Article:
At 22 songs and interludes, the first thing to recognize about this incredible work from Drake is its playlist identity and the forward-thinking concept of that approach.
More Life, A Playlist By October Firm—Drake’s first release since his fourth studio album VIEWS in April of last year—is built to break the mold.
And this playlist will potentially break not just streaming records but entire constructs, since this artist’s work also leads by example in suggesting the 12-song experience is perhaps not as relevant in the new streaming era.
Think outside the box: What is an album anymore, exactly? And what is a mixtape? Drake has consistently pioneered adaptations of the (really) long-play and long-tail environment that unlimited streaming provides, becoming a force for how popular music is consumed in the process.
The pace and number of his music releases alone is trend-setting.
“More Life”—a Jamaican slang expression used to convey well-wishing—is a collection of mood and style that wanders through a vibe, as Drizzy curates our spring/summertime groove companion piece. It’s also interesting to note how he used the umbrella of the “October Firm,” the presenting collective, in a nod that identifies the entire band of creatives who delivered the story, both in front of the mic and in back of the beat, which had the all-star team of 40, T-Minus, Boi1nda, Frank Dukes, Nineteen85, Stwo, iBeatz, Viynlz and more under the hood of these songs.
The approach is not unlike how Prince operated in the ’80s with the various incarnations of The Revolution and later, The New Power Generation; The Artist always had a community of killer musicians contributing to his work, and melted their cultures together into one unique experience with each album project—full manifestations that extended into everything including video and live performance.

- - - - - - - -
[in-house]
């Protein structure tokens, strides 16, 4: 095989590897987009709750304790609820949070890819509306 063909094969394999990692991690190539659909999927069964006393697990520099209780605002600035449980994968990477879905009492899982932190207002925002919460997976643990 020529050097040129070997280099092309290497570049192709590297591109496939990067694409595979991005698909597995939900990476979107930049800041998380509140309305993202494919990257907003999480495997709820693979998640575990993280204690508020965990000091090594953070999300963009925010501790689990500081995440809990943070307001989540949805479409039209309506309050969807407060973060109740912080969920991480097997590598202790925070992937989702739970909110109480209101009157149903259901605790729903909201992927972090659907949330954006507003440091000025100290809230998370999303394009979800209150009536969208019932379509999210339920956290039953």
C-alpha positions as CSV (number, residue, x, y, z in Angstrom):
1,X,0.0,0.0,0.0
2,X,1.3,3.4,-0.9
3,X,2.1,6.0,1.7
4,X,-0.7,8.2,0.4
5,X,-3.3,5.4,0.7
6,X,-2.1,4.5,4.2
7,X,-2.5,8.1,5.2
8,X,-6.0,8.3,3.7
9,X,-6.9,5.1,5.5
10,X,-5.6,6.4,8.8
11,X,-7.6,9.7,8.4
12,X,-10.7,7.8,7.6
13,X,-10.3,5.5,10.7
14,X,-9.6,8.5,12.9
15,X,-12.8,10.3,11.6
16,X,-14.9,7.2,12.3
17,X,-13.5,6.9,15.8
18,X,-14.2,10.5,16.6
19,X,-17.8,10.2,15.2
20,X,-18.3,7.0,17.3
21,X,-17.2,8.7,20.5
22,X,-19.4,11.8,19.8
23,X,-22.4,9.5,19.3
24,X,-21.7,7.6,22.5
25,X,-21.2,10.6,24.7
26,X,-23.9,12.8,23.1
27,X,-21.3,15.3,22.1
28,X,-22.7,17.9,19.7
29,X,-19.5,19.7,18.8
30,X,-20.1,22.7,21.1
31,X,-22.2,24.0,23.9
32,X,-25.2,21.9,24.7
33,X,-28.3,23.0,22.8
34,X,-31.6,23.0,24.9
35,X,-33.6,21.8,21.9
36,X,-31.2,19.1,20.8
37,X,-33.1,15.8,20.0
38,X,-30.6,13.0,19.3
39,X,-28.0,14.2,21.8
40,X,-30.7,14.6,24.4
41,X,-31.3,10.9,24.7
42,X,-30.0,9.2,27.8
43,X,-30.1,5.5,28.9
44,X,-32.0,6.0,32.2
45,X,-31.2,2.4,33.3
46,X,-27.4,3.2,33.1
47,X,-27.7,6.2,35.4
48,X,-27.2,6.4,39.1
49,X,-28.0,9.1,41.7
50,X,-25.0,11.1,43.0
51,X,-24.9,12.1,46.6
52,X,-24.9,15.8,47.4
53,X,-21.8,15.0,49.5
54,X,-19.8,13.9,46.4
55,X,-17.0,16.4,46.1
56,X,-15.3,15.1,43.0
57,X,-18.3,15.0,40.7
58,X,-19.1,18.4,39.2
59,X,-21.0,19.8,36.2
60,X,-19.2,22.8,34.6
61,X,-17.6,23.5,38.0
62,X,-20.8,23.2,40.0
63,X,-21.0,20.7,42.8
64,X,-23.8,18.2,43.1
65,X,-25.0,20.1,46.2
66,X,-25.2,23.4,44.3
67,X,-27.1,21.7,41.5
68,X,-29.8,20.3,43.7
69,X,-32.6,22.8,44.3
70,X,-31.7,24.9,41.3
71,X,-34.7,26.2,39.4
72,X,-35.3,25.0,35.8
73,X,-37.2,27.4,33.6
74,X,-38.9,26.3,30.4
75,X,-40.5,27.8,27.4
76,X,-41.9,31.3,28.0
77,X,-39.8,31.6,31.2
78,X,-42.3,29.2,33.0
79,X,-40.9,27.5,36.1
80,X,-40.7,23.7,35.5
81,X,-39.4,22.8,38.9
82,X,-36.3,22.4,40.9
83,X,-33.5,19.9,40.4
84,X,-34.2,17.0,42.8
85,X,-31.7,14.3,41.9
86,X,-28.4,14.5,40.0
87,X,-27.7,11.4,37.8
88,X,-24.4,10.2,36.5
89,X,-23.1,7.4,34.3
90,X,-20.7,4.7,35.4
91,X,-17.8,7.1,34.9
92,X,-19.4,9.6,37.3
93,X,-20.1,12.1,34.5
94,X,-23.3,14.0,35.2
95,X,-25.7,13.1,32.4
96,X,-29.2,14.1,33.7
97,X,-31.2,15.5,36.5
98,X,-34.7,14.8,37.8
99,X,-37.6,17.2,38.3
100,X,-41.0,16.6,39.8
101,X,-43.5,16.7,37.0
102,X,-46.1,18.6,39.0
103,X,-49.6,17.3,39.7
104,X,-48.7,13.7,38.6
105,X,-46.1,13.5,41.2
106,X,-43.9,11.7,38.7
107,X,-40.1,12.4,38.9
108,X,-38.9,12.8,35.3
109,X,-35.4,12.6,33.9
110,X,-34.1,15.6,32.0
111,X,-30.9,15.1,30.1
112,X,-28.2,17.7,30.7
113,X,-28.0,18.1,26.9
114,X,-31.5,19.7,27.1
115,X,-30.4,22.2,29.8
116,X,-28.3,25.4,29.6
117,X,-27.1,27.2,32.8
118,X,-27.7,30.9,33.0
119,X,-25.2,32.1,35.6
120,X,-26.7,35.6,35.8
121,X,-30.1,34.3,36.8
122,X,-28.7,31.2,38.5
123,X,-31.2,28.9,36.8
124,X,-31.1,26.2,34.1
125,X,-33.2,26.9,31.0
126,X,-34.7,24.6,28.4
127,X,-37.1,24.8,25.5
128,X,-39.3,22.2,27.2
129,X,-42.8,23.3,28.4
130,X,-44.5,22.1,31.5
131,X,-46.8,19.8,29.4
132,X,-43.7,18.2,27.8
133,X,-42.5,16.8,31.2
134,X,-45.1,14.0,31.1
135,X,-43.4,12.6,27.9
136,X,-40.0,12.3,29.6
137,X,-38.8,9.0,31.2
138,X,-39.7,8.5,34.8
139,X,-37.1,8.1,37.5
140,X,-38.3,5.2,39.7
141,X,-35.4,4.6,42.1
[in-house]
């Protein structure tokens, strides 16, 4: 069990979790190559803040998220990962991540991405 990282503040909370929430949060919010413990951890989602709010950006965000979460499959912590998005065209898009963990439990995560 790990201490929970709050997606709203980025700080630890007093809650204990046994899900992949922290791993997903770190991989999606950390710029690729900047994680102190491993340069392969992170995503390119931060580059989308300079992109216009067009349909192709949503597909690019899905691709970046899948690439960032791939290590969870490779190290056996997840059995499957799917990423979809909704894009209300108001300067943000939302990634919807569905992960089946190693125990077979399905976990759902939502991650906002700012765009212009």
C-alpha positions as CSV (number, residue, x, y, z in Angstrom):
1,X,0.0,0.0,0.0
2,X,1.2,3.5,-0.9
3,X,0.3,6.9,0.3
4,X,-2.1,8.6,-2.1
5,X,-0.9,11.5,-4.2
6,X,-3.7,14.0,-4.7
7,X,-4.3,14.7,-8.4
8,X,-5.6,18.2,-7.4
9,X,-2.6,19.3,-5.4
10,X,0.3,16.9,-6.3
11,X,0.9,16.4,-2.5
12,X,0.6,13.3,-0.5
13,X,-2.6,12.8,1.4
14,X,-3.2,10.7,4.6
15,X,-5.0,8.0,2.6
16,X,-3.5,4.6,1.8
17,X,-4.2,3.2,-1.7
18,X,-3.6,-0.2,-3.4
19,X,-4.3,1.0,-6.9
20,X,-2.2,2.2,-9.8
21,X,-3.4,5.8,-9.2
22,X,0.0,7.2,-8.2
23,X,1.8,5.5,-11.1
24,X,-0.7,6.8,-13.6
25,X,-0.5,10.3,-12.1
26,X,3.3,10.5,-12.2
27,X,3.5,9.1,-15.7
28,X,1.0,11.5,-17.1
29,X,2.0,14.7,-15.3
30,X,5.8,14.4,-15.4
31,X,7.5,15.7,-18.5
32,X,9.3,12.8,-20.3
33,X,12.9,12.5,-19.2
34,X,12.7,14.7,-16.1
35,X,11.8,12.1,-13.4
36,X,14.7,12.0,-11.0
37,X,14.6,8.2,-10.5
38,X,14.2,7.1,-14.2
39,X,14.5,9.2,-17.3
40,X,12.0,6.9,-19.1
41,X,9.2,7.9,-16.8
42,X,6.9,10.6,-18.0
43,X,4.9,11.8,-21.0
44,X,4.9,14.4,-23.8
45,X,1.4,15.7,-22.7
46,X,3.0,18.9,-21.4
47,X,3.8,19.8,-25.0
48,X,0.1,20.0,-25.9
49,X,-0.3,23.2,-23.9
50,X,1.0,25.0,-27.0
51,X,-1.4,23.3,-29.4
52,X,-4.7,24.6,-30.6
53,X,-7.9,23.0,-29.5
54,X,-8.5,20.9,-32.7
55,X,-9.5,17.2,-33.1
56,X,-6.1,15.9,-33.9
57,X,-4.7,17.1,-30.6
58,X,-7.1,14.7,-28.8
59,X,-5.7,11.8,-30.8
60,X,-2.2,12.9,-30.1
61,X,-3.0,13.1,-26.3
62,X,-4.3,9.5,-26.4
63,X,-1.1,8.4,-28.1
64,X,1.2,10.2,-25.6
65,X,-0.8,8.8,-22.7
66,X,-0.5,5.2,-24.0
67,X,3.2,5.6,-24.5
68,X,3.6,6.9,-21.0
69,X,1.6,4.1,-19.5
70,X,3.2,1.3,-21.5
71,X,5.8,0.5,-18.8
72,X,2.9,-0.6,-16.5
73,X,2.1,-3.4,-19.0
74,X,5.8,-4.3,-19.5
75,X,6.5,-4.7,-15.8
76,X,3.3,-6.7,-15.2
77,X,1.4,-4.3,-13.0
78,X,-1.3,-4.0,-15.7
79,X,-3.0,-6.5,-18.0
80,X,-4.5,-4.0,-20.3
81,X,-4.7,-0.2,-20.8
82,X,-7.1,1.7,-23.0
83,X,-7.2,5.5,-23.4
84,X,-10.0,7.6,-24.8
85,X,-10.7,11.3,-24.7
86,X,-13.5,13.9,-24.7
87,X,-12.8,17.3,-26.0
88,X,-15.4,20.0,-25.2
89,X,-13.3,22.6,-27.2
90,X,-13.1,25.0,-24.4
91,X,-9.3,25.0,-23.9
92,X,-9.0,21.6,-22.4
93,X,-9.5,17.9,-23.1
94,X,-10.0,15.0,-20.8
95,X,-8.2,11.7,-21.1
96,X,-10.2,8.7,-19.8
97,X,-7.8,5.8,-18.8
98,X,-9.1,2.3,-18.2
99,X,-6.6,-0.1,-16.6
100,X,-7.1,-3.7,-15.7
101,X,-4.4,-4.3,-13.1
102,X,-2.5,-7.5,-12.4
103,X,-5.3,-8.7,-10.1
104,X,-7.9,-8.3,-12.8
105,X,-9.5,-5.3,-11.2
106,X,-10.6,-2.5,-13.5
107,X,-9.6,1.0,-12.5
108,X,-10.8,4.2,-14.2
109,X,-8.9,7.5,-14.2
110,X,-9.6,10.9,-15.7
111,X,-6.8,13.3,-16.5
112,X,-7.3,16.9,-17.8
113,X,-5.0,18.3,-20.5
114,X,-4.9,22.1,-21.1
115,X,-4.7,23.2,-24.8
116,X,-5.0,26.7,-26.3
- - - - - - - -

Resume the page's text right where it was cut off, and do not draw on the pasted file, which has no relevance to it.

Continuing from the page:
On More Life the most amazing spotlights belong mostly to the U.K., from the poetic and heartbreakingly soulful voices of Sampha and Jorja Smith to a grime infusion through the lens of its most badass practitioners, Skepta and Giggs.
On this playlist, there is a distinctly global vibe channeled through Drizzy’s various influences, which range from hip-hop to grime to soul, R&B and deep house music. His masterful assembly/curation of guests collects the best black music talent the world has to offer right now, from—among other corners of the globe—Jamaica, South Africa, Toronto, and the U.K. As he did for his Canadian mate Abel Tesfaye years ago, he consistently lights a torch for truly great new talent through the co-sign.
On More Life those amazing spotlights belong mostly to the U.K., from the poetic and heartbreakingly soulful voices of Sampha and Jorja Smith to a grime infusion through the lens of its most badass practitioners, Skepta and Giggs. Drizzy’s proven “One Dance” formula of saucy dancehall island flavas can be heard on tracks like “Passionfruit,” “ Blem” and “Madiba Riddim,” while that crazy-cool flip of South African producer/DJ Black Coffee’s soulful house-music jam “Superman” on the track “Get it Together” is masterful. Every feature counts, effectively leading a wide swath of mainstream pop music fans to these brilliant new styles of music.
Drake has been setting new popular standards for how music is released and presented for years now, and More Life advances that futuristic agenda. Since streaming has made music a more global experience—crystallized by the switch from Tuesday to Friday as Global Release Day—Drake, in delivering this work as a “playlist,” is doing something distinctly cutting-edge, yet again.
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